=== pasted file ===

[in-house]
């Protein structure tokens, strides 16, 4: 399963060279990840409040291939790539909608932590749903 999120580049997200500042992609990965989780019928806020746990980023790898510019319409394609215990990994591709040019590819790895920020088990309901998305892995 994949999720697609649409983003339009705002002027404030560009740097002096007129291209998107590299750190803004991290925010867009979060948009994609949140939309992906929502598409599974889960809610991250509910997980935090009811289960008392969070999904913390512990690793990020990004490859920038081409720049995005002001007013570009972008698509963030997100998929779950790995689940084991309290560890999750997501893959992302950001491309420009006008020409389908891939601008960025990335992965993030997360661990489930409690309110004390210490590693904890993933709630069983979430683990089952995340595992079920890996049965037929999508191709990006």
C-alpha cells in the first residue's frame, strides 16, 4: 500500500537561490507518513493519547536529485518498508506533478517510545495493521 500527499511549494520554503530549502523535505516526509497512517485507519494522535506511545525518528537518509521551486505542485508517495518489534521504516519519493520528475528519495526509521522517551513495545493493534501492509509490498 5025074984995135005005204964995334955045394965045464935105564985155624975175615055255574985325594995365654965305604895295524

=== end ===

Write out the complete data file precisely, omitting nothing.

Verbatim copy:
[in-house]
């Protein structure tokens, strides 16, 4: 399963060279990840409040291939790539909608932590749903 999120580049997200500042992609990965989780019928806020746990980023790898510019319409394609215990990994591709040019590819790895920020088990309901998305892995 994949999720697609649409983003339009705002002027404030560009740097002096007129291209998107590299750190803004991290925010867009979060948009994609949140939309992906929502598409599974889960809610991250509910997980935090009811289960008392969070999904913390512990690793990020990004490859920038081409720049995005002001007013570009972008698509963030997100998929779950790995689940084991309290560890999750997501893959992302950001491309420009006008020409389908891939601008960025990335992965993030997360661990489930409690309110004390210490590693904890993933709630069983979430683990089952995340595992079920890996049965037929999508191709990006």
C-alpha cells in the first residue's frame, strides 16, 4: 500500500537561490507518513493519547536529485518498508506533478517510545495493521 500527499511549494520554503530549502523535505516526509497512517485507519494522535506511545525518528537518509521551486505542485508517495518489534521504516519519493520528475528519495526509521522517551513495545493493534501492509509490498 5025074984995135005005204964995334955045394965045464935105564985155624975175615055255574985325594995365654965305604895295524